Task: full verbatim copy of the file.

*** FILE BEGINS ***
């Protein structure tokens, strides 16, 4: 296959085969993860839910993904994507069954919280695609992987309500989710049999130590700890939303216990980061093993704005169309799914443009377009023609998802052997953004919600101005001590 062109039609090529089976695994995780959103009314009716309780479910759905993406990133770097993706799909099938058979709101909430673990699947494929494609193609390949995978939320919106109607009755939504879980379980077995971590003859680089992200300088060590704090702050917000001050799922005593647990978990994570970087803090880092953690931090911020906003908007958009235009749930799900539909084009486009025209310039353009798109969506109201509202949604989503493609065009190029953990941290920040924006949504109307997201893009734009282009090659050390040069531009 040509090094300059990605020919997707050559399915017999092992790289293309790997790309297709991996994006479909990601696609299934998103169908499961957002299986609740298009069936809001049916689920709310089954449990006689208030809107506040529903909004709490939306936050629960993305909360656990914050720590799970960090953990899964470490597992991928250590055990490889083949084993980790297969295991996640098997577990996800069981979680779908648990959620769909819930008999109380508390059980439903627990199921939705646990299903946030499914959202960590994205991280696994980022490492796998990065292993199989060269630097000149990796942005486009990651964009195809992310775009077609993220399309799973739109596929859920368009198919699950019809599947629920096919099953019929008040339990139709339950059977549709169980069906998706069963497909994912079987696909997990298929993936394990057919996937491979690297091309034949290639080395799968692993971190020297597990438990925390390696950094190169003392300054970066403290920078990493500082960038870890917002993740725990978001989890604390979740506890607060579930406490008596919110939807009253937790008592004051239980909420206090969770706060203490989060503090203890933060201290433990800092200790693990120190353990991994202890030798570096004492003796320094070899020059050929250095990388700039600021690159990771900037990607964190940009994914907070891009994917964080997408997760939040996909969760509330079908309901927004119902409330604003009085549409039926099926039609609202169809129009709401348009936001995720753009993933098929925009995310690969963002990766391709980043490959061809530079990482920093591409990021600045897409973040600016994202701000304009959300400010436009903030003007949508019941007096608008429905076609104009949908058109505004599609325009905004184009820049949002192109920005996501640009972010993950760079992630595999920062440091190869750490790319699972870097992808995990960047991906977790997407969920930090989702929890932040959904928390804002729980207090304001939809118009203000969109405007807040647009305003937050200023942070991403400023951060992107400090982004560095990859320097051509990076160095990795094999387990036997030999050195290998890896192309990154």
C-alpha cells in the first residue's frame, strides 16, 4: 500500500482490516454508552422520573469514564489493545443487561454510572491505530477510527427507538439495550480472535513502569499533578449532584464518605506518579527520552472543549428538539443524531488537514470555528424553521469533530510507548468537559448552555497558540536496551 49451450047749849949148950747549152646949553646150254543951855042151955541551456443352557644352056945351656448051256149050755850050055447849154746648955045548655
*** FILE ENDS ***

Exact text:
């Protein structure tokens, strides 16, 4: 296959085969993860839910993904994507069954919280695609992987309500989710049999130590700890939303216990980061093993704005169309799914443009377009023609998802052997953004919600101005001590 062109039609090529089976695994995780959103009314009716309780479910759905993406990133770097993706799909099938058979709101909430673990699947494929494609193609390949995978939320919106109607009755939504879980379980077995971590003859680089992200300088060590704090702050917000001050799922005593647990978990994570970087803090880092953690931090911020906003908007958009235009749930799900539909084009486009025209310039353009798109969506109201509202949604989503493609065009190029953990941290920040924006949504109307997201893009734009282009090659050390040069531009 040509090094300059990605020919997707050559399915017999092992790289293309790997790309297709991996994006479909990601696609299934998103169908499961957002299986609740298009069936809001049916689920709310089954449990006689208030809107506040529903909004709490939306936050629960993305909360656990914050720590799970960090953990899964470490597992991928250590055990490889083949084993980790297969295991996640098997577990996800069981979680779908648990959620769909819930008999109380508390059980439903627990199921939705646990299903946030499914959202960590994205991280696994980022490492796998990065292993199989060269630097000149990796942005486009990651964009195809992310775009077609993220399309799973739109596929859920368009198919699950019809599947629920096919099953019929008040339990139709339950059977549709169980069906998706069963497909994912079987696909997990298929993936394990057919996937491979690297091309034949290639080395799968692993971190020297597990438990925390390696950094190169003392300054970066403290920078990493500082960038870890917002993740725990978001989890604390979740506890607060579930406490008596919110939807009253937790008592004051239980909420206090969770706060203490989060503090203890933060201290433990800092200790693990120190353990991994202890030798570096004492003796320094070899020059050929250095990388700039600021690159990771900037990607964190940009994914907070891009994917964080997408997760939040996909969760509330079908309901927004119902409330604003009085549409039926099926039609609202169809129009709401348009936001995720753009993933098929925009995310690969963002990766391709980043490959061809530079990482920093591409990021600045897409973040600016994202701000304009959300400010436009903030003007949508019941007096608008429905076609104009949908058109505004599609325009905004184009820049949002192109920005996501640009972010993950760079992630595999920062440091190869750490790319699972870097992808995990960047991906977790997407969920930090989702929890932040959904928390804002729980207090304001939809118009203000969109405007807040647009305003937050200023942070991403400023951060992107400090982004560095990859320097051509990076160095990795094999387990036997030999050195290998890896192309990154």
C-alpha cells in the first residue's frame, strides 16, 4: 500500500482490516454508552422520573469514564489493545443487561454510572491505530477510527427507538439495550480472535513502569499533578449532584464518605506518579527520552472543549428538539443524531488537514470555528424553521469533530510507548468537559448552555497558540536496551 49451450047749849949148950747549152646949553646150254543951855042151955541551456443352557644352056945351656448051256149050755850050055447849154746648955045548655